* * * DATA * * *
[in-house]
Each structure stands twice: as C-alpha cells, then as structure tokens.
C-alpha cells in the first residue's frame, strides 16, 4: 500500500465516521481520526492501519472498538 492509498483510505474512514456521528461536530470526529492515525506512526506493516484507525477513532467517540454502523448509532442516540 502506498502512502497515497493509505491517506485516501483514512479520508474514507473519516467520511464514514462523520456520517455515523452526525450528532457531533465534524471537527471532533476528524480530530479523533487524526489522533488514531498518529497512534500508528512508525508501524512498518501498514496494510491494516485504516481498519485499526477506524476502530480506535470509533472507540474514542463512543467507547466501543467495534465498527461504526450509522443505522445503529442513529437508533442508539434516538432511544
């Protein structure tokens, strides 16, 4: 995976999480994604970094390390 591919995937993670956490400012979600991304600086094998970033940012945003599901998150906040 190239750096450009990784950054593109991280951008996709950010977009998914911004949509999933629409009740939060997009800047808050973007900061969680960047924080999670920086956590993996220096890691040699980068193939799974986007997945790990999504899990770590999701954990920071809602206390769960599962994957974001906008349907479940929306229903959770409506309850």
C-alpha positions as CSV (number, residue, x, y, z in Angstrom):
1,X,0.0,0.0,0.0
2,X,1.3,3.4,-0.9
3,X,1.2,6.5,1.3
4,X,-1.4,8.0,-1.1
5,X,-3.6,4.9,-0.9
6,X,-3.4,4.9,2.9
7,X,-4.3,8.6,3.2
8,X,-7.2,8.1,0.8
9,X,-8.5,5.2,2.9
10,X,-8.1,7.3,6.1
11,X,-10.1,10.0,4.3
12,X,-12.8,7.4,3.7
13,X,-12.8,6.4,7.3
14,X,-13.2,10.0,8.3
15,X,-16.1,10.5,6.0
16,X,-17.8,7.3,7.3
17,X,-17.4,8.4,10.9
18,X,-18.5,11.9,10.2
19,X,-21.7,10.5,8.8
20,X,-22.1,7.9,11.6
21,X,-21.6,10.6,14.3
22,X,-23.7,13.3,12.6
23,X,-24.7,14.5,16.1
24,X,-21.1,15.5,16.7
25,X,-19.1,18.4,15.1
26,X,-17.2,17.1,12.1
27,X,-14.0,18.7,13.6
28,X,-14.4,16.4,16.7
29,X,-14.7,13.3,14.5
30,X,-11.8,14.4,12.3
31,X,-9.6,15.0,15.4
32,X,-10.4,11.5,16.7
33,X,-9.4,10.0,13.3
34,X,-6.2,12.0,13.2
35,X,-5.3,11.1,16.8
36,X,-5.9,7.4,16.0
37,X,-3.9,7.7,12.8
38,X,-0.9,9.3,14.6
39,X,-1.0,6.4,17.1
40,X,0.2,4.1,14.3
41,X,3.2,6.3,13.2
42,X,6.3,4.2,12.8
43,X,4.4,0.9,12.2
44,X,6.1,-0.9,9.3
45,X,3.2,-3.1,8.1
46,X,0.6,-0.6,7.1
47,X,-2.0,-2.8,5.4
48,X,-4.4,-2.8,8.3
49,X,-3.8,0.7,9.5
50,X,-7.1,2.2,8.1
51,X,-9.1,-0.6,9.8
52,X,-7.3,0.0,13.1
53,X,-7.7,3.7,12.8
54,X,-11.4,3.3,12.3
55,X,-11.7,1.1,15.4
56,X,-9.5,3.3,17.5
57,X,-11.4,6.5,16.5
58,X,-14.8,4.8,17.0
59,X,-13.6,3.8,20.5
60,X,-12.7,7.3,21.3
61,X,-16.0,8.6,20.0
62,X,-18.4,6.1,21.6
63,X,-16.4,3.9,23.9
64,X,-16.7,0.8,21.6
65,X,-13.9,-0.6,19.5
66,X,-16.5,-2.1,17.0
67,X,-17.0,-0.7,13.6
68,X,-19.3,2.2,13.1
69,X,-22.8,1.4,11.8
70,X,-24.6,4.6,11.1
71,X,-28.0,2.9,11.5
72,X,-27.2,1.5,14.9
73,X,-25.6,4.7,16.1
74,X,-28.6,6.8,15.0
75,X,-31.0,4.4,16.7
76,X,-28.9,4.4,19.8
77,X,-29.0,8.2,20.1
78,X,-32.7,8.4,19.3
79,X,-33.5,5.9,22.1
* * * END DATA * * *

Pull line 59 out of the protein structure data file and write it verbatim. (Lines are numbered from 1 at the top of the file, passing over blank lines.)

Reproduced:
54,X,-11.4,3.3,12.3